In late June, Hurricane Alex ushered in what some scientists say might be a busy 2010 Atlantic hurricane season. EarthSky spoke with research climatologist and oceanographer Bill Patzert of NASA’s Jet Propulsion Laboratory about Hurricane Alex.
Bill Patzert: Well, the good news about it, if there is any, is that we dodged a bullet, because it didn’t go directly over the areas affected by the oil spill. This was a very unusual hurricane. It came very early. It’s very rare to get a hurricane in June. It strengthened very rapidly. By the time it came ashore it was a category 2.
Hurricane Alex is the strongest June hurricane since Alma in 1966, forty-four years ago, said Patzert. Many believe this 2010 hurricane season might be an active one.
Bill Patzert: Well, all the elements are in place. The Caribbean, the Gulf, the tropical Atlantic are all very, very warm. And we switched out of an El Nino into what we call a La Nina situation really out of the path of these westward-moving hurricanes. And so they tend to get strong and last long during a La Nina situation.
We asked Dr. Patzert what he thought is the most important thing people should know about the 2010 hurricane season.
Bill Patzert: Well, we have to remember that these are tremendous forces of nature. These great hurricanes, they can be extremely strong, extremely wet when they come ashore, and can be deadly. And so the most important thing that people have to remember is that preparation is the thing that you have to consider most, and first. Know your evacuation routes, know exactly what you’re going to do, and don’t wait till the last minute, because they can be extremely damaging and in many cases very deadly, as we’ve seen in the past.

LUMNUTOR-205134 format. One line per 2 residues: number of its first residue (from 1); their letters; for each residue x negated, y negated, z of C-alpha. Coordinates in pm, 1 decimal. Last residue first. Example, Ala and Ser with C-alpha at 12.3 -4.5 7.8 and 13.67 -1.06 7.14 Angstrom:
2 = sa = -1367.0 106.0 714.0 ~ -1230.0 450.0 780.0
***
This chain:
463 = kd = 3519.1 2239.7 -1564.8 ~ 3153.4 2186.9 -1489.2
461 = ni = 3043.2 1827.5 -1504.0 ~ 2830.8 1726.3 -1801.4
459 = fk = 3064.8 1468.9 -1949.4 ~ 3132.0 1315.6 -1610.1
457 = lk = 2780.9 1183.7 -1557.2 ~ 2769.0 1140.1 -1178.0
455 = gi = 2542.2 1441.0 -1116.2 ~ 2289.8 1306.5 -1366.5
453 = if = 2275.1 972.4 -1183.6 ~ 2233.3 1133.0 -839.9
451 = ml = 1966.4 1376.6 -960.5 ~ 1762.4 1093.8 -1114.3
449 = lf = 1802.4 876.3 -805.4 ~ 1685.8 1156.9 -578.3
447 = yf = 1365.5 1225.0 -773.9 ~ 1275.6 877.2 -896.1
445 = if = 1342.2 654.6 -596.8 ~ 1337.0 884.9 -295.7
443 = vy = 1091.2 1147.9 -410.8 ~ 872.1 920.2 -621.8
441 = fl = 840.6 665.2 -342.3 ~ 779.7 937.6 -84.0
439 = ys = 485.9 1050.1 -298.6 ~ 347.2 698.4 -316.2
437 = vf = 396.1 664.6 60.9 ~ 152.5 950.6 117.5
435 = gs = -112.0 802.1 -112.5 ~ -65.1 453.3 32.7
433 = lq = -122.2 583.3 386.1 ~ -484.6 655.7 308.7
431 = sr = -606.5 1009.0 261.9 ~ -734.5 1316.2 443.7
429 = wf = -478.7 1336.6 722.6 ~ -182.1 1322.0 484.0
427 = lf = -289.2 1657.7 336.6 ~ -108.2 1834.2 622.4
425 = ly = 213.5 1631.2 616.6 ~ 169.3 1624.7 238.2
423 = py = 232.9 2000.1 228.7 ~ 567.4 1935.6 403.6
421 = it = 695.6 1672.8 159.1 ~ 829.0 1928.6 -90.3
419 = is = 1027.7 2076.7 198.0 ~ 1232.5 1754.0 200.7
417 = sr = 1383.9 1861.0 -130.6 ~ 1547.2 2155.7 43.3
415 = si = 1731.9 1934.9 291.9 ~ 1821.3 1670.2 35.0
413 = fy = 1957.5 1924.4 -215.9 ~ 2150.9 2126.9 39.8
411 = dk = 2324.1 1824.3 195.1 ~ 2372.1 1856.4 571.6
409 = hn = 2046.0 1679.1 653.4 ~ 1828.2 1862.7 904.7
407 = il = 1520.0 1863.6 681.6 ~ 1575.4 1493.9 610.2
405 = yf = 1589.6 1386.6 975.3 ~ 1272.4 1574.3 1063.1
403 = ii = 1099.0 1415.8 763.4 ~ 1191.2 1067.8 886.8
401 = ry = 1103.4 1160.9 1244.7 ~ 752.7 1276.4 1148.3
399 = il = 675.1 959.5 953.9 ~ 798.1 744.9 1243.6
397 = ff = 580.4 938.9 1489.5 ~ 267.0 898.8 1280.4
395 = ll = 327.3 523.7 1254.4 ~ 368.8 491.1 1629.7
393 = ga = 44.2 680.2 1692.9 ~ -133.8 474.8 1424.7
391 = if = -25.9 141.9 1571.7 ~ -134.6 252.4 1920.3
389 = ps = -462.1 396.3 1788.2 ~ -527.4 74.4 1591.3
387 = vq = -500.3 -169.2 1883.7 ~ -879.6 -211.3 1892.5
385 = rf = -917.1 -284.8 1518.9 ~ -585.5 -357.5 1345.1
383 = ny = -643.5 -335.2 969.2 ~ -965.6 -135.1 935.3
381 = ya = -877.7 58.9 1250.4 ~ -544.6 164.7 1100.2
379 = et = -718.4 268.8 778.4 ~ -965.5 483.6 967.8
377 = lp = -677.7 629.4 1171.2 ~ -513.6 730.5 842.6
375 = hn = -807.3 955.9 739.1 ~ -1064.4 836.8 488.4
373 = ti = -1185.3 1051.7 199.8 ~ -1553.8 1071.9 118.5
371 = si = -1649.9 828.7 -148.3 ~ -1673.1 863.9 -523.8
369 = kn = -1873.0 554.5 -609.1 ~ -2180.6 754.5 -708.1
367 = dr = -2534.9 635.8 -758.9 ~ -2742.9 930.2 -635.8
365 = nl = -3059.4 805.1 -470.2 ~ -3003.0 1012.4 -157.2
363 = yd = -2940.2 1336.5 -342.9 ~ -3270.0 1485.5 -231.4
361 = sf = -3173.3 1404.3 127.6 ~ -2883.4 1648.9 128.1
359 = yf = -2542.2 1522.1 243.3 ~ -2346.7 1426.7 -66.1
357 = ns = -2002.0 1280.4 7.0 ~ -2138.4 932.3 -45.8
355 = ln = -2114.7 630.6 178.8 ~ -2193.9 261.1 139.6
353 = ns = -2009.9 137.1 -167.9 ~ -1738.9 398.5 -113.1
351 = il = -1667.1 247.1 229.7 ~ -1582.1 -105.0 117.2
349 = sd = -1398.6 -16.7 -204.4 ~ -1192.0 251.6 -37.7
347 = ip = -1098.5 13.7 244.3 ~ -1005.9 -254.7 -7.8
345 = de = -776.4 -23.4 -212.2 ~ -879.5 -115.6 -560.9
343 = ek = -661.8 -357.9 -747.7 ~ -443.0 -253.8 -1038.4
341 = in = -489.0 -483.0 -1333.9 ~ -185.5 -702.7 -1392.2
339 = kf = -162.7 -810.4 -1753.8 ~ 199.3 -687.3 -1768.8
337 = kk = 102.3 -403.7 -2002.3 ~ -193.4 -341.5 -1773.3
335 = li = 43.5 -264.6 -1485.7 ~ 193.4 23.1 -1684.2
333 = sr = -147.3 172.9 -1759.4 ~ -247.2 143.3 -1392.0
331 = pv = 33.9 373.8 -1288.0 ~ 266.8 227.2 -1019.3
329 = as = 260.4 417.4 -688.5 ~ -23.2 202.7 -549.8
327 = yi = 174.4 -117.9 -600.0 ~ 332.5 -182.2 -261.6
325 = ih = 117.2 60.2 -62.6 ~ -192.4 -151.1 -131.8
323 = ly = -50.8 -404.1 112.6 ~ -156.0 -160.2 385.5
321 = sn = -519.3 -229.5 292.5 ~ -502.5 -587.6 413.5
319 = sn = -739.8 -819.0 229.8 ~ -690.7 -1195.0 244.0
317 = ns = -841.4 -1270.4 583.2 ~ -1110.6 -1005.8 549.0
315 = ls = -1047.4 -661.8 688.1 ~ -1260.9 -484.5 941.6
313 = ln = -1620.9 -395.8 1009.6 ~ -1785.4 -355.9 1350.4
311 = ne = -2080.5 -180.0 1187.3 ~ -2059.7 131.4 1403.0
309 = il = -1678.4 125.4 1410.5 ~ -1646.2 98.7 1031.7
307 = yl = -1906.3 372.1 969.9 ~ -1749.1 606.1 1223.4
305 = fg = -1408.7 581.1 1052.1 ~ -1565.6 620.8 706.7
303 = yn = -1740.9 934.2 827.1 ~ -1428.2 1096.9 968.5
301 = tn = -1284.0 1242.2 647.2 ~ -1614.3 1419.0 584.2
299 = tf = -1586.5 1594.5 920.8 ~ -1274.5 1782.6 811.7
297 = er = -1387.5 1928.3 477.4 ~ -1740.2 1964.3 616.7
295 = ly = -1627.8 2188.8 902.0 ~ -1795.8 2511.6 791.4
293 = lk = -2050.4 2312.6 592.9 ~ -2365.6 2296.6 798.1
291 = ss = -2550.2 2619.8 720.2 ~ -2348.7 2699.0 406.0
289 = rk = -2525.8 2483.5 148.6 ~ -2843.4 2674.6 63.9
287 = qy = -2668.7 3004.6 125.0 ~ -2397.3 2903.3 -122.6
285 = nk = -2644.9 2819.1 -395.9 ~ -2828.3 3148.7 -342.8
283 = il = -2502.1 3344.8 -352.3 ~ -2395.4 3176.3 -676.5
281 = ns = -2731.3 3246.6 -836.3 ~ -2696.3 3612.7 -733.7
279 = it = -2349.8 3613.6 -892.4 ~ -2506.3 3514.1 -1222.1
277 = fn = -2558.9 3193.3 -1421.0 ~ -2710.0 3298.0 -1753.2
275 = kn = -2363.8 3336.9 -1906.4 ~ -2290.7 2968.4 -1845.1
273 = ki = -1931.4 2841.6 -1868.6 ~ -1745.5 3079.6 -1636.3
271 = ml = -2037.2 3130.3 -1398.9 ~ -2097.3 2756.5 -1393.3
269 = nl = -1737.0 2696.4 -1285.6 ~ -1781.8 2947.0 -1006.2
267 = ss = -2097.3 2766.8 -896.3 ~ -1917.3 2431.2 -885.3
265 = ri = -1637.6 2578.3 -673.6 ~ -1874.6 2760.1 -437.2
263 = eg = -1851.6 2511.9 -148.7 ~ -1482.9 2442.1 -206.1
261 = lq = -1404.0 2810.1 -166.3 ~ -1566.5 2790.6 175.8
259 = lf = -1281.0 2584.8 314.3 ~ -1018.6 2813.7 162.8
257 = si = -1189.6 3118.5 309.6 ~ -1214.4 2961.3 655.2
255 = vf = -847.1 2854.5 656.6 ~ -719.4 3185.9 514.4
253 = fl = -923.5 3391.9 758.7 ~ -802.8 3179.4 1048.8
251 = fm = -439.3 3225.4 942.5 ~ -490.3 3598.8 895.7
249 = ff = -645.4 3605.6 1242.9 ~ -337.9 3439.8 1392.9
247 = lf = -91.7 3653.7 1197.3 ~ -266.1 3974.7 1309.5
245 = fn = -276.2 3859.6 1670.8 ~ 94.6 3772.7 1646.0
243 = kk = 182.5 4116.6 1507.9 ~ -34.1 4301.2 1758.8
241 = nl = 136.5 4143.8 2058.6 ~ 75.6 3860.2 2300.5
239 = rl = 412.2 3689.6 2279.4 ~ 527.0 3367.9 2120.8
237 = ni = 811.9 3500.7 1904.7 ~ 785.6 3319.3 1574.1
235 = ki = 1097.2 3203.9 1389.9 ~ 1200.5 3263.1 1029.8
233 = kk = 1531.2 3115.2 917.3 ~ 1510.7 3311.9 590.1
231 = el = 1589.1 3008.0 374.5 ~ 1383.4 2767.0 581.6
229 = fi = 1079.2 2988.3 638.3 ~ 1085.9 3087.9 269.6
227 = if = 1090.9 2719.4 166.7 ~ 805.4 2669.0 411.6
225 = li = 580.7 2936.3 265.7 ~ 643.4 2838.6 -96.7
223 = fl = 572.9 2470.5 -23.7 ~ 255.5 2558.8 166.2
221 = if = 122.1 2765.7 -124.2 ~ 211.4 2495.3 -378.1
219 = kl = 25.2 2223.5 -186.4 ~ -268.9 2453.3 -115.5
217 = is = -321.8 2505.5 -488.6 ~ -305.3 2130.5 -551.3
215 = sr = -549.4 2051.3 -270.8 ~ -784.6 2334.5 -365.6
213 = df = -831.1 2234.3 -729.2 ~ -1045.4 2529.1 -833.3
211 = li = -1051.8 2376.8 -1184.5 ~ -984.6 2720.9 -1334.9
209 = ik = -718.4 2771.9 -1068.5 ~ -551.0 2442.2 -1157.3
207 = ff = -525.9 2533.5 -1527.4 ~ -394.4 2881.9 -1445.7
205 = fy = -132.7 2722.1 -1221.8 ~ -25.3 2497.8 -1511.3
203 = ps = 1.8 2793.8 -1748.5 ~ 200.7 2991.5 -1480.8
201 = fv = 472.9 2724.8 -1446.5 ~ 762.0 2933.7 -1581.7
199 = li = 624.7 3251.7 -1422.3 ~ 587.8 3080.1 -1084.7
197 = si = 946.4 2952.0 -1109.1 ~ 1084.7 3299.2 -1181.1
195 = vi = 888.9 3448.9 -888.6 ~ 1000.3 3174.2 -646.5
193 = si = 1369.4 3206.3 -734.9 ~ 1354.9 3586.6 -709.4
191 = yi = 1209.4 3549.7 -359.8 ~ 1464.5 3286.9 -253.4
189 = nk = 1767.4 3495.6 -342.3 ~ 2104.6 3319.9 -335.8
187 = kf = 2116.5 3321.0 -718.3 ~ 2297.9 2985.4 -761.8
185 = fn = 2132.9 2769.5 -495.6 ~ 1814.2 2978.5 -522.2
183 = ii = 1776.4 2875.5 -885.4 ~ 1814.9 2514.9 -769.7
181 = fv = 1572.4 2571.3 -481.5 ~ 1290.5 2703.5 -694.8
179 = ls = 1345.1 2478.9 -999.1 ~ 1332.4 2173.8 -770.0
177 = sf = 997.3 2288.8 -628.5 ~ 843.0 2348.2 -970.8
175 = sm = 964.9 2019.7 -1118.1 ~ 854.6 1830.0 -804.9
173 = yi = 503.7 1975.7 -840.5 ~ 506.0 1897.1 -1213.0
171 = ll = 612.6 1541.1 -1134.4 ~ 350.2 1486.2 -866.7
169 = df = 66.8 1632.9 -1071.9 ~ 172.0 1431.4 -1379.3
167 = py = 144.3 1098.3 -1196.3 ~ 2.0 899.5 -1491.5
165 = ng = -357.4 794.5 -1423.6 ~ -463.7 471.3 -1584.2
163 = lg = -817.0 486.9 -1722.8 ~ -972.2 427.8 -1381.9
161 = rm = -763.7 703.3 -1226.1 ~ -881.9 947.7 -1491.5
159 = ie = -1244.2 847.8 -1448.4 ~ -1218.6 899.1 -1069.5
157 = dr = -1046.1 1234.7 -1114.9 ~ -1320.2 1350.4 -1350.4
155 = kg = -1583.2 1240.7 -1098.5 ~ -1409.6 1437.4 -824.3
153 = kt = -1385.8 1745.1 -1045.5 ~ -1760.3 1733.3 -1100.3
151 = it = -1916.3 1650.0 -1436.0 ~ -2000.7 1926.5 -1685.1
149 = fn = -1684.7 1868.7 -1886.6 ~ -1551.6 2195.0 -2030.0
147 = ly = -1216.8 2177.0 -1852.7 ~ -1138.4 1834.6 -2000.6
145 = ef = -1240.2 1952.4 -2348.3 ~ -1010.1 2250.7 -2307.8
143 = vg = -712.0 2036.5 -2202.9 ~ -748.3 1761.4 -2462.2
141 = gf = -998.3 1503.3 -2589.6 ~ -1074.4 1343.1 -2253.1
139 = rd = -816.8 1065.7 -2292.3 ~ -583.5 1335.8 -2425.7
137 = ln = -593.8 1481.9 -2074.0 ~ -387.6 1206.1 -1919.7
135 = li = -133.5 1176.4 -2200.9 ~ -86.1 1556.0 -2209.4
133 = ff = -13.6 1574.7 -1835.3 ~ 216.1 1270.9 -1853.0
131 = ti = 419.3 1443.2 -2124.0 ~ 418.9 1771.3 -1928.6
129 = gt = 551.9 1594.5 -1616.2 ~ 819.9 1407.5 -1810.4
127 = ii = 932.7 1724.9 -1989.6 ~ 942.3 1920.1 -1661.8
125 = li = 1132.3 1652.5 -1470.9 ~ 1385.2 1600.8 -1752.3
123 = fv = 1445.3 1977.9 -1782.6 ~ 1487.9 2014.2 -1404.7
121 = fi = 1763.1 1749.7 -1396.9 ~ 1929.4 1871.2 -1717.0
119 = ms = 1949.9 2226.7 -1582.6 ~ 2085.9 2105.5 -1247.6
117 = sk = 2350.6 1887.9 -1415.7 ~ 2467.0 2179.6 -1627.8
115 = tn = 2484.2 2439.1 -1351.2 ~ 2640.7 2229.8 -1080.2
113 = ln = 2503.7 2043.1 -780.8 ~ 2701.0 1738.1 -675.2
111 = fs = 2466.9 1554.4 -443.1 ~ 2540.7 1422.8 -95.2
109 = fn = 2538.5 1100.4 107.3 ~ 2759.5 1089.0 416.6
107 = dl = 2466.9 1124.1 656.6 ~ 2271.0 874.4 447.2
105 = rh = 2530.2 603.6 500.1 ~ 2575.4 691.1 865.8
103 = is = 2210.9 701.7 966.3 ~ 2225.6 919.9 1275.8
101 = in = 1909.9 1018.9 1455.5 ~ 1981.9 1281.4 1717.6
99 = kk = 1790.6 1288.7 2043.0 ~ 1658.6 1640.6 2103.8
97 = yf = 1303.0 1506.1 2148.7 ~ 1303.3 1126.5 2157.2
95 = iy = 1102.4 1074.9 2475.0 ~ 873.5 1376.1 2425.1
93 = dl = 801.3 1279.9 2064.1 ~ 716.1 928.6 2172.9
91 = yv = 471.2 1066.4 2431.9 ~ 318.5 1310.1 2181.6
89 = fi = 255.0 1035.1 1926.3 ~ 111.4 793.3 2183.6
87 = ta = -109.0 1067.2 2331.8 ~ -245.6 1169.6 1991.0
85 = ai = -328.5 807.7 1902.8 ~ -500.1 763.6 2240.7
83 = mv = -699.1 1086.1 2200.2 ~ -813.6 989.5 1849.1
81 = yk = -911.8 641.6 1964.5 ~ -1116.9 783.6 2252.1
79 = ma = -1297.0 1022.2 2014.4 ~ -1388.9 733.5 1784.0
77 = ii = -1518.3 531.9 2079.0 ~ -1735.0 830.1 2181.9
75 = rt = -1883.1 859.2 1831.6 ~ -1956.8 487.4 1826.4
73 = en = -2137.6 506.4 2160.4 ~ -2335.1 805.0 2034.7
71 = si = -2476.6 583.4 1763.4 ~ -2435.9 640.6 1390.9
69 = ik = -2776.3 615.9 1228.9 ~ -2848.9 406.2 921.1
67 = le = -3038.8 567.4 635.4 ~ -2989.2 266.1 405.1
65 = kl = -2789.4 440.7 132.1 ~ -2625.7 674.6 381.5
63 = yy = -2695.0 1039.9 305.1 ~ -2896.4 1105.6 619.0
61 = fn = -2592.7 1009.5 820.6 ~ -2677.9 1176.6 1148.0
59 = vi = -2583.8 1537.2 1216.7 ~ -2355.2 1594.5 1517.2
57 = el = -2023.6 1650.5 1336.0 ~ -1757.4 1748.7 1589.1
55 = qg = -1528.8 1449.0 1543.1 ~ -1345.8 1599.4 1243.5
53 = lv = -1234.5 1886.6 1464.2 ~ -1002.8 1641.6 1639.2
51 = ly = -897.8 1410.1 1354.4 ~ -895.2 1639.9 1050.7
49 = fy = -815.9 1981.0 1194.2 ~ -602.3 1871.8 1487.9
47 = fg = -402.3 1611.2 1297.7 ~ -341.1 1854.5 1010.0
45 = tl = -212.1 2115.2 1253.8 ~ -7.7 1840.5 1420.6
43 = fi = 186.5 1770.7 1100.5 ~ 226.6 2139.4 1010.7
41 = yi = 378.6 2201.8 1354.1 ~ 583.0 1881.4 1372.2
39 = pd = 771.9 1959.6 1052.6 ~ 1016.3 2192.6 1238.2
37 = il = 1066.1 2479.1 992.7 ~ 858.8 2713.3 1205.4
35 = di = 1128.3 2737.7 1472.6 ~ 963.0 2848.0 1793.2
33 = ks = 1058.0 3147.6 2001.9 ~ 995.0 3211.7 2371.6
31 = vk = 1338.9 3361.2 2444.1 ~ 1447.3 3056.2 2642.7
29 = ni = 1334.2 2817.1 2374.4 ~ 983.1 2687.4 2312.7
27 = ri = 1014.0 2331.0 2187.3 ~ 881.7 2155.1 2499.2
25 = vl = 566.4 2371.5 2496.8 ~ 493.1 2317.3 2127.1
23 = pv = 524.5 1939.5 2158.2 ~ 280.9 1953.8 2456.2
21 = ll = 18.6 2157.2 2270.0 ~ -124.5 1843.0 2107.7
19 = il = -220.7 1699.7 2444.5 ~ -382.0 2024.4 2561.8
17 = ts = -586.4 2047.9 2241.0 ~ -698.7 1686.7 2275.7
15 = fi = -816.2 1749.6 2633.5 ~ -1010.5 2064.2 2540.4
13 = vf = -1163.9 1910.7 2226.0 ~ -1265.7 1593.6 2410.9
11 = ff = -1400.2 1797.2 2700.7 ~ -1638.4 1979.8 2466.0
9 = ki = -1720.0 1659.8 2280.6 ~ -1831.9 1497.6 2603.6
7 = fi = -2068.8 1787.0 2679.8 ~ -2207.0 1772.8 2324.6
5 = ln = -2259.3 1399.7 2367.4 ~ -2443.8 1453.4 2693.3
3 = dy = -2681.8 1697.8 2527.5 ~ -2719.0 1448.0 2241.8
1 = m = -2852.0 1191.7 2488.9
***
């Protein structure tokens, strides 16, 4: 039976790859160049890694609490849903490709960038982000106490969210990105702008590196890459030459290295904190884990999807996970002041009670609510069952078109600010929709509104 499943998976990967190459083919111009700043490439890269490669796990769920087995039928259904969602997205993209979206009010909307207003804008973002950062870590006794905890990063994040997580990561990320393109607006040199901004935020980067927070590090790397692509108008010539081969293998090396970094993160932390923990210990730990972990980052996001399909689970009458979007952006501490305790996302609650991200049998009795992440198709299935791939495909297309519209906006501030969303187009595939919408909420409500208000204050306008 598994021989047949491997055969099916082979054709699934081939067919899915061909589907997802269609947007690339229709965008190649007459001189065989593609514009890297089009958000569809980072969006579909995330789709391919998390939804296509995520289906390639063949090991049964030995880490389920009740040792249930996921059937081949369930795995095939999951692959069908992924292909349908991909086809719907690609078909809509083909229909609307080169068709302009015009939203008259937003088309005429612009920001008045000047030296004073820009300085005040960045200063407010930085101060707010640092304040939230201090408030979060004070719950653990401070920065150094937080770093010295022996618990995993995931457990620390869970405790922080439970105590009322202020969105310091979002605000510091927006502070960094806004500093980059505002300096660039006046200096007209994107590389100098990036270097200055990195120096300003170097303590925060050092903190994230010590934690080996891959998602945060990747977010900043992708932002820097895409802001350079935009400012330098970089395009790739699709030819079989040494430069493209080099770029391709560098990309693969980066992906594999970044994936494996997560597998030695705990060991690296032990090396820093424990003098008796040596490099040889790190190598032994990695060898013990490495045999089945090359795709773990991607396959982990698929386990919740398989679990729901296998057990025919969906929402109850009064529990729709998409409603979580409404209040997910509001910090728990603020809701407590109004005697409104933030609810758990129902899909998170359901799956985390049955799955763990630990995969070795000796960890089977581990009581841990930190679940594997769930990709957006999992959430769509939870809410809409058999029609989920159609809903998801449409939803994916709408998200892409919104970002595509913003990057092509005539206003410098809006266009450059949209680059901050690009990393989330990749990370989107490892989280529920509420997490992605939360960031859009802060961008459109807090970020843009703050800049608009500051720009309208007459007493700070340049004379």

Dr. Patzert expressed relief that Hurricane Alex didn’t cross paths with the Gulf oil spill.
Bill Patzert: If Alex had come ashore directly over this spill and into the coast of Alabama, Mississippi, and Louisiana, with a huge storm surge, it really could have made a bad situation worse. But on the other hand, some people talk about with these giant hurricanes come over the gulf, they’re like a giant Mix-master. They could tend to disperse the large spill and make it easier for it to degrade and perhaps lessen some of the effects in the long run. So like most things, there’s the blessings and the curses.
He explained why hurricanes tend to get stronger as the season progresses.
Bill Patzert: Great hurricanes feed off the heat from the ocean. In August and September, the tropical Atlantic, the Gulf, and the Caribbean, it’s the end of the heating season in the northern hemisphere. And so you’re not running on regular anymore. By the time you get to September, you’re running on high-octane fuel, very high sea-surface temperatures. And so that’s why we always peak in the early fall.
In his years with EarthSky, Jorge Salazar conducted thousands of in-depth interviews with scientists. He knows a lot about as diverse as nanotechnology, ecosystem-based management, climate change, global health, international environmental treaties, astrophysics and cosmology, and environmental security. Jorge currently works as a Technical Writer/Editor for the Texas Advanced Computing Center, which designs and deploys powerful advanced computing technologies and innovative software solutions for scientific researchers.